What does it mean to come a wassailing?

by Lorin Michel Friday, December 16, 2011 12:02 AM

No, I have not gone all Christmas all the time, though it’s not necessarily a bad idea. To paraphrase my favorite story of the season, and of life in general, you can be good to people all year round, not just at Christmas. As Dickens so eloquently wrote in 1843  “and it was always said of him that he knew how to keep Christmas well…” Ah, Ebenezer. You old humbug.

But lest you think that I’ve gone soft and squishy with the holiday spirit, I can assure you that just last night I crushed a spider on the wall in the living room.

Ho ho ho.

But there is a word that’s been drifting in and around my thoughts for a while. It’s in the title of fairly famous Christmas song, Here we come a-Wassailing, and it has me wondering: What does wassail actually mean, and is it, you know, legal?

Turns out, it is, and not only that, it’s a toast.  It hails from the Old English phrase wes hal, which predates the Norman conquest in 1066. It actually translates from the Middle Engish wæs hæl, and means to good health or more accurately, be you healthy. Wassail itself is an actual thing, a hot mulled punch that was once mulled beer, mixed with cinnamon. Then it became cider mixed with sugar, cinnamon, ginger and nutmeg, at least in centuries past. Regardless, it was a drink much like how we now drink beer or wine. More recently, wassail was and is made with wine. It’s almost always served exclusively at the holidays.

There is even glass wear! Wassail bowls, similar to goblets, were often so large they were passed around so all could drink from and celebrate them.

Wassailing to the apple trees

Wassail is wine, with some cinnamon, similar to mulled wine. But how does that translate to wassailing, since there is the famous Christmas carol of Here We Come A-Wassailing? Does that translate to here we come a drinking? Sort of. Evidently wassailing is very similar to caroling. It also means singing to trees in apple orchards in cider-producing regions of England, I guess to make enough apples to make wassail. Gives whole new meaning to the idea of sweet-talking.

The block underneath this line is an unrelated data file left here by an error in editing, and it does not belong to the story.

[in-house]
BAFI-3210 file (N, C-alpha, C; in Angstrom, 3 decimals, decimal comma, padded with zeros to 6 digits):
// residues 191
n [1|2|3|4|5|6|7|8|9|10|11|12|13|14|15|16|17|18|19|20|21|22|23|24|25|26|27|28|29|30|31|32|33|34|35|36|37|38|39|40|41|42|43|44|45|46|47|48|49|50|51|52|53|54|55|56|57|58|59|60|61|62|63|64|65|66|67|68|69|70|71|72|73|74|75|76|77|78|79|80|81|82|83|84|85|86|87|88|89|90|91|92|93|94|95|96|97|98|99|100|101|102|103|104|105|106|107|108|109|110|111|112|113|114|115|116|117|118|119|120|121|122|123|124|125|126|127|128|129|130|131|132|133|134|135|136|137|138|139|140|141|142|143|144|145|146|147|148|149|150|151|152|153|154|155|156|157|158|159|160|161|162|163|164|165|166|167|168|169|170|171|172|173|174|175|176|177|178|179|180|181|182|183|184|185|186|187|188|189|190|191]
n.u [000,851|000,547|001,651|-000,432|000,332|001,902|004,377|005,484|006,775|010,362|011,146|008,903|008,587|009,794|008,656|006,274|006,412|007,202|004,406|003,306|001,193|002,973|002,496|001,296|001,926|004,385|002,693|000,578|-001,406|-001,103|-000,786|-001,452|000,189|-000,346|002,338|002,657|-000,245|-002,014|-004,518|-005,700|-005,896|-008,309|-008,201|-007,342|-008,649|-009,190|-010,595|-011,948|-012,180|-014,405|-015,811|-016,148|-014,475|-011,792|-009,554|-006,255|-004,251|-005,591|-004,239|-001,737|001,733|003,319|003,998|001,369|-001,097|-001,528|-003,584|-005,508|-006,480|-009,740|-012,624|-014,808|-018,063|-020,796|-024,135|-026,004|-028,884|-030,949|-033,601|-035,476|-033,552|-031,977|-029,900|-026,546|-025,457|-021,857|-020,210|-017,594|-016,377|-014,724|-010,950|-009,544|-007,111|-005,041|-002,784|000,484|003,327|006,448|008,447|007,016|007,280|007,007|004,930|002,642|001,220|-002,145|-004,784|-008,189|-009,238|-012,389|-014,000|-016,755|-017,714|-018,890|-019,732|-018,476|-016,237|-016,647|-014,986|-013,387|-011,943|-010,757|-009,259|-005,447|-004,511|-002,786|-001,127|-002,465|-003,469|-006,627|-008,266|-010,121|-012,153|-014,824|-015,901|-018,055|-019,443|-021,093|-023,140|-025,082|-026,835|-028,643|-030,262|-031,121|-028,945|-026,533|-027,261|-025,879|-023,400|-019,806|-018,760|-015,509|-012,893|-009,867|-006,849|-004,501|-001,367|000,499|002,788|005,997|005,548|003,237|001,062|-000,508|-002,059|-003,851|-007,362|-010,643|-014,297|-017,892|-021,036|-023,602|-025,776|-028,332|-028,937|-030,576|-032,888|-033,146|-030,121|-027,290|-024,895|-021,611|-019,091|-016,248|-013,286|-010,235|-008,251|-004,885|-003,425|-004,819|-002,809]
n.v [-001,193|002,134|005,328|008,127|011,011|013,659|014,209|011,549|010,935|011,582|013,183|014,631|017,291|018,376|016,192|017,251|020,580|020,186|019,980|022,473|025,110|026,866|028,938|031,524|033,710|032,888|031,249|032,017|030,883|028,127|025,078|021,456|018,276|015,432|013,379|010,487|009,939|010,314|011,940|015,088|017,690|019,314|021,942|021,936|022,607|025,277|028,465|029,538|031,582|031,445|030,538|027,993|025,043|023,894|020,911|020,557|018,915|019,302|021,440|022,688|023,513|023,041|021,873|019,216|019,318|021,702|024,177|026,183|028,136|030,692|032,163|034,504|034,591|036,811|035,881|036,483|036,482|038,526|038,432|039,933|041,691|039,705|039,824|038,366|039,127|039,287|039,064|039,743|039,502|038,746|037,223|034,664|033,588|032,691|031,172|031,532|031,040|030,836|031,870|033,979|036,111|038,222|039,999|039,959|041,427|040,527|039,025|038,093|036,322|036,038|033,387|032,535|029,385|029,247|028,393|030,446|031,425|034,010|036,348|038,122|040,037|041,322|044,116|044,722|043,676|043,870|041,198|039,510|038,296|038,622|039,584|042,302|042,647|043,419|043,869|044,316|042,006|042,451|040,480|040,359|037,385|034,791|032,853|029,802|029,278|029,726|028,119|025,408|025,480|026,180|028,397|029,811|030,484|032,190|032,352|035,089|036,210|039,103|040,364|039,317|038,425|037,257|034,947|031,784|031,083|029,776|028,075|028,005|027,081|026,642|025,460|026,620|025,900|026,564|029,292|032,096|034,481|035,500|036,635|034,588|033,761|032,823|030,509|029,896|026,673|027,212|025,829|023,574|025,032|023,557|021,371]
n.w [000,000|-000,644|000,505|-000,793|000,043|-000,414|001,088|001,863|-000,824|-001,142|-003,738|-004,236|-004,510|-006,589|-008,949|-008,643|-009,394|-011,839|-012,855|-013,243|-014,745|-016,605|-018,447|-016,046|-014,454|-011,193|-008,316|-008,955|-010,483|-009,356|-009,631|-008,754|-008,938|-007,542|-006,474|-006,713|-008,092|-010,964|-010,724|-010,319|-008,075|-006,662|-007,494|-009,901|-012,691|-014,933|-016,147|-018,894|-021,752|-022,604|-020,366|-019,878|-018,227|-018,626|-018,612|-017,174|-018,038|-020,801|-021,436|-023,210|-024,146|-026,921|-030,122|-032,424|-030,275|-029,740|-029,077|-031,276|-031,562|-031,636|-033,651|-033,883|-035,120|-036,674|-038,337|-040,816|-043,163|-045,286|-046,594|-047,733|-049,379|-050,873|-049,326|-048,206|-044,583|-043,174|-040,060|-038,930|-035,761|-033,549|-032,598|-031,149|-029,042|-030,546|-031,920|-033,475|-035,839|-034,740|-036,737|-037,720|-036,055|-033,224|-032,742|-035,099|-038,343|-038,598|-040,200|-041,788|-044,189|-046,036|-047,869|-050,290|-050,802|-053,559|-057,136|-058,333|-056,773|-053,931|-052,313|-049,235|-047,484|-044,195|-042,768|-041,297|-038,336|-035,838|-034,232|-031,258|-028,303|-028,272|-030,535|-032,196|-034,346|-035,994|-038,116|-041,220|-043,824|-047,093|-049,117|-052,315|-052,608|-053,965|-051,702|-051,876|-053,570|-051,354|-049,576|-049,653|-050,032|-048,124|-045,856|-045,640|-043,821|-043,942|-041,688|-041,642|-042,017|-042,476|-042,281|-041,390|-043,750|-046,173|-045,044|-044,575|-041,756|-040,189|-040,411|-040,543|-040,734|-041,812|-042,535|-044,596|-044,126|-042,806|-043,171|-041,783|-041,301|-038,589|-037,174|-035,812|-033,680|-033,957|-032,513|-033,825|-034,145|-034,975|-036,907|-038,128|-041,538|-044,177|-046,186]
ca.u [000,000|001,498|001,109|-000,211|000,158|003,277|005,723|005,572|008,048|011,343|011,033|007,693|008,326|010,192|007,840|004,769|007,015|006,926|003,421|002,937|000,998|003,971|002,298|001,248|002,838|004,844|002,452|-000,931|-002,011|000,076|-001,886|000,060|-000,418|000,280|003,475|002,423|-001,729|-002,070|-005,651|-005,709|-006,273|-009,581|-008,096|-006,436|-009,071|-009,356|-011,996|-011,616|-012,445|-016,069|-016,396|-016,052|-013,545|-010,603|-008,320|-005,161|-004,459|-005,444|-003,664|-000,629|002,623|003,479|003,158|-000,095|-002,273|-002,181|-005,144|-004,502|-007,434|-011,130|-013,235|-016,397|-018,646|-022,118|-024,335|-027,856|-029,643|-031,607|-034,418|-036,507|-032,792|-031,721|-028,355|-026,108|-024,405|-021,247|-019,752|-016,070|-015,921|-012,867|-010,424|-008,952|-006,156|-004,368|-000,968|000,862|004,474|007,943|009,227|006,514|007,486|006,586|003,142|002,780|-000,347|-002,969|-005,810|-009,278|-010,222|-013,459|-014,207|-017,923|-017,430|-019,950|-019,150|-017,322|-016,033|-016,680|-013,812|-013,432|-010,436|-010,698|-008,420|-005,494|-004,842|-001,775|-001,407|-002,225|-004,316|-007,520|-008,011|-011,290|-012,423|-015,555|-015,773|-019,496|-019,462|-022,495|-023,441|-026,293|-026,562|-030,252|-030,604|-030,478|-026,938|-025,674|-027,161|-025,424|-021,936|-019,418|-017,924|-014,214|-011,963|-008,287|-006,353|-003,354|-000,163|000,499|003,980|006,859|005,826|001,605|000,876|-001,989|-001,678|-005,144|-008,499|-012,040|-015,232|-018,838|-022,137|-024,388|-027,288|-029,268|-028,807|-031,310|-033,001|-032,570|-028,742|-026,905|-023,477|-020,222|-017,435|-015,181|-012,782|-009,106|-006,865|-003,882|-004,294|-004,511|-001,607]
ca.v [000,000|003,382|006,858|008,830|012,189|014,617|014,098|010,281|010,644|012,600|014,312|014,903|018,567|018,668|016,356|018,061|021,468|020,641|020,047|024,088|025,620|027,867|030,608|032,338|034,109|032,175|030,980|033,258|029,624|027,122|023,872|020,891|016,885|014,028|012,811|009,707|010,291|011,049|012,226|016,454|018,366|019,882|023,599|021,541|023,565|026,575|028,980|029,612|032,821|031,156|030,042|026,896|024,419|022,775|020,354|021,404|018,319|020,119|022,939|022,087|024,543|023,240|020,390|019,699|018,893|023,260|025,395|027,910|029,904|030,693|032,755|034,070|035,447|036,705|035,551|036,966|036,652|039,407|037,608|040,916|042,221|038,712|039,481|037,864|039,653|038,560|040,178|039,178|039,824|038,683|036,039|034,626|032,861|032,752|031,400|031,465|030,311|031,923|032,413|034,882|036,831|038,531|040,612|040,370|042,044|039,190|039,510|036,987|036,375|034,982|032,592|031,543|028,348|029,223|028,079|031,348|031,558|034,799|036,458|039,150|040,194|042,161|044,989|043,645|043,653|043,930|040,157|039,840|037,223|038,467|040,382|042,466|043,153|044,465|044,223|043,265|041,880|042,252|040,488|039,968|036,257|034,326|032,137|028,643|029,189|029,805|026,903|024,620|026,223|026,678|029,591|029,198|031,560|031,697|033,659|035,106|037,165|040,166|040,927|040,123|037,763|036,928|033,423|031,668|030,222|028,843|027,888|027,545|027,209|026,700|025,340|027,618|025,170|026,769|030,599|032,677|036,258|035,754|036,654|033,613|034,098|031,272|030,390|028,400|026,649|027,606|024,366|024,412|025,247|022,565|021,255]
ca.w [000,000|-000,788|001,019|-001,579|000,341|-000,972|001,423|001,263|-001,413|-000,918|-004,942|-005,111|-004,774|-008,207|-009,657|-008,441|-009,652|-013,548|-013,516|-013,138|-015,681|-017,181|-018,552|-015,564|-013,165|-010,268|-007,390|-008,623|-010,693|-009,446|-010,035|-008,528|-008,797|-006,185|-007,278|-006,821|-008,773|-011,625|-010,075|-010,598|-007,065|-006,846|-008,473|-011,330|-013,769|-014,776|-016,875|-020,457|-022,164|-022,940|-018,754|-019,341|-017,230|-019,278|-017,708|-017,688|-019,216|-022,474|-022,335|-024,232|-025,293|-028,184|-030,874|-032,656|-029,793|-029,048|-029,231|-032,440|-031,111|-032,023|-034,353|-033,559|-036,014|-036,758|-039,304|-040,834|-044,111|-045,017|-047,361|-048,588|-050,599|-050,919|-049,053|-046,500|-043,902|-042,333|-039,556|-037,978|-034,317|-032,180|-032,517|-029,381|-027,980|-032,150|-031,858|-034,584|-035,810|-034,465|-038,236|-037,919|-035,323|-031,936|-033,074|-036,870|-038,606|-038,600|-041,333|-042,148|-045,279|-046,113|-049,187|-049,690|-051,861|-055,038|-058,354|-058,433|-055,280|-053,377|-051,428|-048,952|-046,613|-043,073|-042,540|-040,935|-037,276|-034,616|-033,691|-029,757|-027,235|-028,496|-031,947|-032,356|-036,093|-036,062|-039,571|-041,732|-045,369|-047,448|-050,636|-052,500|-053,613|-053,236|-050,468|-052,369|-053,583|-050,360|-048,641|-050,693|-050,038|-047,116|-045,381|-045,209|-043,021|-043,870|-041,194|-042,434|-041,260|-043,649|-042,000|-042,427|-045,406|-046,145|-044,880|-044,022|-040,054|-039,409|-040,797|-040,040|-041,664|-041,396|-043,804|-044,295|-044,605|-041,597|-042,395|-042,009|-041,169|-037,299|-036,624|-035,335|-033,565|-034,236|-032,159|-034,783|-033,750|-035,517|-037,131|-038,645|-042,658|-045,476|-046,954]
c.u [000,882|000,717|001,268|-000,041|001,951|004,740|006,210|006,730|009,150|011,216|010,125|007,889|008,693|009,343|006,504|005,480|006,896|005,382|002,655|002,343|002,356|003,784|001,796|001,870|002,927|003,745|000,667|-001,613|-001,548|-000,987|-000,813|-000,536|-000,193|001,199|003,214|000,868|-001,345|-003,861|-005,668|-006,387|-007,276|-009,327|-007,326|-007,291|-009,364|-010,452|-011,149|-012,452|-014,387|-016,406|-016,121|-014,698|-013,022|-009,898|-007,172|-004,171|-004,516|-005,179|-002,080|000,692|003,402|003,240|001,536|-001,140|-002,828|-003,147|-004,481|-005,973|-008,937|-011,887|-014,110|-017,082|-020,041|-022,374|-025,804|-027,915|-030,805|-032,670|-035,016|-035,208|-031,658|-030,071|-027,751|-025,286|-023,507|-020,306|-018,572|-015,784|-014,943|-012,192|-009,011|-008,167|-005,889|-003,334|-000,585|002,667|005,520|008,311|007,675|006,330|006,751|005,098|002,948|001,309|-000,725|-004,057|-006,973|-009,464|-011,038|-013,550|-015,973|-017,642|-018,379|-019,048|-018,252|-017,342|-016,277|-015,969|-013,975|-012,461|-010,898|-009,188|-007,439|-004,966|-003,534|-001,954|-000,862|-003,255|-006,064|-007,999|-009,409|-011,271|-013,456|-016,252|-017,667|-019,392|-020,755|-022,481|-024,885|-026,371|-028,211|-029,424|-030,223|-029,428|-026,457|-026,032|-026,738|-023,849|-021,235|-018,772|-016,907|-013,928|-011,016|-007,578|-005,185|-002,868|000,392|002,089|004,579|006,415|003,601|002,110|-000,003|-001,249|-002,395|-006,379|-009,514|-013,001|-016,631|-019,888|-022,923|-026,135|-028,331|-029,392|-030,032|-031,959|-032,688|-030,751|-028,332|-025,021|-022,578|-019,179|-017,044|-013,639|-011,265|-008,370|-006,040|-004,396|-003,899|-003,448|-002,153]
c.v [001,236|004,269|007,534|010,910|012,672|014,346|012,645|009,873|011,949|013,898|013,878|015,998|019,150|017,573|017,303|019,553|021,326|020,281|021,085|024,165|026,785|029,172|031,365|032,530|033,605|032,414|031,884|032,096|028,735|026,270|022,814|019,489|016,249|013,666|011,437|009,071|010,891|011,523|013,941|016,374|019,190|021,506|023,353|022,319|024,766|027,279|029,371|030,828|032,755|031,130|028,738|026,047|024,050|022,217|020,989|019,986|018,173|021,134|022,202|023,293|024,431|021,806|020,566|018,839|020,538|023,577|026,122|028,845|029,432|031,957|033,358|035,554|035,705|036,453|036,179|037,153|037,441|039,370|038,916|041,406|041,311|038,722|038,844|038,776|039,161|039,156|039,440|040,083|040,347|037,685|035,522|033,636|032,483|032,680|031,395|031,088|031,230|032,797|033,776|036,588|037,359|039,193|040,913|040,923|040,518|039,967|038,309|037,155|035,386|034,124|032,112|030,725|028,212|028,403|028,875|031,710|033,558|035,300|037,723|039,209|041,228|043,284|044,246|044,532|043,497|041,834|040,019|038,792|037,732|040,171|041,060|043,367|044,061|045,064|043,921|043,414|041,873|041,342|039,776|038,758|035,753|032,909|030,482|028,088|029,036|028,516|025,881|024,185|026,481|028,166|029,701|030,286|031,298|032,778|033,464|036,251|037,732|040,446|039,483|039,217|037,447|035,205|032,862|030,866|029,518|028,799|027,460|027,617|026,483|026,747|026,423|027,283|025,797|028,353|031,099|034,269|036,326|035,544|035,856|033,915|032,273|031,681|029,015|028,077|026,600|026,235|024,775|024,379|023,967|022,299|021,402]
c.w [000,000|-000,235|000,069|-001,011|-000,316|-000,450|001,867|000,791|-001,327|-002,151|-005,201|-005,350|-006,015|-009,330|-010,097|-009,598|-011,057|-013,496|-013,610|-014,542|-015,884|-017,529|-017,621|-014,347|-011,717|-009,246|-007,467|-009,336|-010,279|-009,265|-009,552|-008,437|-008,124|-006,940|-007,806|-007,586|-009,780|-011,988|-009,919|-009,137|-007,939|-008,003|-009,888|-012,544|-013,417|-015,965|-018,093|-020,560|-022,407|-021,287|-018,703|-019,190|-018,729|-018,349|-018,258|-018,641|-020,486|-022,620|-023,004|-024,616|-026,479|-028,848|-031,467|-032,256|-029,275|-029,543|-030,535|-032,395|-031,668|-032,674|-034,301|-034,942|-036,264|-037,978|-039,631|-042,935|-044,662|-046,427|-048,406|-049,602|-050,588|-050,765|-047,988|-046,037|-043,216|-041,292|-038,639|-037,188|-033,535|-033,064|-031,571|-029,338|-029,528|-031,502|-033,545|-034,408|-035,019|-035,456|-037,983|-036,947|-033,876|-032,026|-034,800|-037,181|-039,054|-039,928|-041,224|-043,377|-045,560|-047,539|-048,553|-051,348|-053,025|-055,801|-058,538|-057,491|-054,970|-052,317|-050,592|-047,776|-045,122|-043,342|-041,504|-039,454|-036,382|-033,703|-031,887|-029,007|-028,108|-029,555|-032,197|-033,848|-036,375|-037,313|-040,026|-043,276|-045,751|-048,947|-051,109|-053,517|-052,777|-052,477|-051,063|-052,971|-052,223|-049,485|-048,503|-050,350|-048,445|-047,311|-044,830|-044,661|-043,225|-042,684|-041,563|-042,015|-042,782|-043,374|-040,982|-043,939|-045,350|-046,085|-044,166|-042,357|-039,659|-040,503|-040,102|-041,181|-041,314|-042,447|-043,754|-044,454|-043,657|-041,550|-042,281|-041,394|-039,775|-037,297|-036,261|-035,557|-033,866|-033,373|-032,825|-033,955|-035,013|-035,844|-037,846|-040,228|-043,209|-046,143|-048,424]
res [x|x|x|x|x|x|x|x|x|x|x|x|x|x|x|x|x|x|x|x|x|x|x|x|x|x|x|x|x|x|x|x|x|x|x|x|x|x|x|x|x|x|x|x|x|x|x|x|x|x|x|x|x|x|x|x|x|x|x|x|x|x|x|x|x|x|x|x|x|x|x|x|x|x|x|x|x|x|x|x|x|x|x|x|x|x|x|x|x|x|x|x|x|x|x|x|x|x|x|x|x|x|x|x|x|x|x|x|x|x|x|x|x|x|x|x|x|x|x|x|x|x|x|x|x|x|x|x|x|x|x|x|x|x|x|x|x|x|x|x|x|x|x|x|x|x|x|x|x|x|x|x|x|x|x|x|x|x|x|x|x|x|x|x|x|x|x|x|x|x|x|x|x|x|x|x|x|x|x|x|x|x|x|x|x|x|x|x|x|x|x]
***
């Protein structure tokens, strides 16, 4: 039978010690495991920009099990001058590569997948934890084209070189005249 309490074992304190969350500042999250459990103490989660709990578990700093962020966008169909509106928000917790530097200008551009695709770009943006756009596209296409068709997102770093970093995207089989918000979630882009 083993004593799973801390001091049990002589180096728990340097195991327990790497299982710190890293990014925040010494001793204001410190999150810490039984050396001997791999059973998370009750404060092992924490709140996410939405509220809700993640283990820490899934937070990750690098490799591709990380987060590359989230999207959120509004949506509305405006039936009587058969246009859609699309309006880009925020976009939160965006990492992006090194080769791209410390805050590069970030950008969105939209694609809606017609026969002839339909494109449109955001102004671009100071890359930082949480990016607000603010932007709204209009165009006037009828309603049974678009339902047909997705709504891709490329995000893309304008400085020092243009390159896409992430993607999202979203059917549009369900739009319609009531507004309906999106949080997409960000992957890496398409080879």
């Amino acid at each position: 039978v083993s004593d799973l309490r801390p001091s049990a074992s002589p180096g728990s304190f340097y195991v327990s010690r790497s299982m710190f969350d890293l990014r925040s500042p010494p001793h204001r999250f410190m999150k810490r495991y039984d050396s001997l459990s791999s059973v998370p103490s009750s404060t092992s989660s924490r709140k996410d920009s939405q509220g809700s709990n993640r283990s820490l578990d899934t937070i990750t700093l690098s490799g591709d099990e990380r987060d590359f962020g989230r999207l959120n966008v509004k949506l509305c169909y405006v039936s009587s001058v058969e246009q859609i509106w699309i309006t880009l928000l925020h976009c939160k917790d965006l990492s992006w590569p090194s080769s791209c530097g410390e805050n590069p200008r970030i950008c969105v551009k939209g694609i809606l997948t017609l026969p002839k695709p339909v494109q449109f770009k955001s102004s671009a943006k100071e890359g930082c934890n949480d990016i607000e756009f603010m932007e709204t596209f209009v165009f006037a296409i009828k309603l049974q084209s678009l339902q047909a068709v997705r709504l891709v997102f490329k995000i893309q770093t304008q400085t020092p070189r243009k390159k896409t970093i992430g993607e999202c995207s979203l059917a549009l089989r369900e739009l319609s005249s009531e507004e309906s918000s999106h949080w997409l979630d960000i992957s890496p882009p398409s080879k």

The practice of wassailing began in the middle ages as a way to settle a dispute between feudal lords and their peasants. It’s a point made in the song “here we come a wassailing” when the wassailers inform the lord: “We are not daily beggars that beg from door to door but we are friendly neighbours whom you have seen before.” The lord retaliates with food and drink and blessings of goodwill. “Love and joy come to you, And to you your wassail too.” Here We Come A-Wassailing is also the carol that served as the background for We Wish You a Merry Christmas, which dates to the 16th century. But wassailing also had a bit of a nasty side, with gangs of young men entering the homes of wealthy neighbors to demand free food and drink, in trick-or-treat fashion.

It makes you wonder what it all truly means. If wassail is a mulled cider and wassailing is similar to caroling does it mean that to come a-wassailing means to come singing on another’s doorstep with your own wine? Sort of a Middle English BYOW?

I’m looking for another spider because I need to smack something. It’s all so confusing.

Then I find this: The true purpose of wassailing is to awaken the cider apple trees and to scare way any evil spirits.

Wassailing

As for the song, Here We Come A-Wassailing, it refers to singing Christmas carols door to door in order to wish good health to those that listen. I think I’ll make some mulled wine, or maybe just pour a nice glass of syrah, put some great Christmas carols on the stereo, and listen to the wailing of the modern wassailers.

I’m relaxing. This is lovely.

Wait. Is that a spider? 

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The power of traditions

by Lorin Michel Tuesday, December 6, 2011 11:24 PM

I’m getting sick. This fact, in and of itself, would not seem to be cause for celebration but you know me. I’m the one who has found reason to celebrate insomnia and headaches, so why not celebrate getting sick, right? Wrong. That’s not what this post is going to be about. In fact, I actually had another idea but I just didn’t have the time to research it today so I decided to pick another topic. Nothing came to me.

And then my throat started to scratch. Like rough sandpaper rubbing inside, roughing up the back of my mouth.

And I thought, well, isn’t this special? I’m getting sick. I don’t have time to get sick. I have many deadlines to meet, I have decorating still to do, I have shopping to finish and eventual presents to wrap once they begin arriving. There is music to listen to, meetings to attend, phone calls to make, arrangements to arrange. Sick is bad.

And then I remembered that I get this way every year around this time. It’s my annual cold/flu/throat irritation holiday sick. Not sick enough to keep me in bed all day sick; just sick enough to make me feel not quite myself. The brain doesn’t fire on all synapses, the fingers stumble a bit on the keyboard. I’m fuzzy. I look tired. Even my hair gets frizzy. It’s tradition!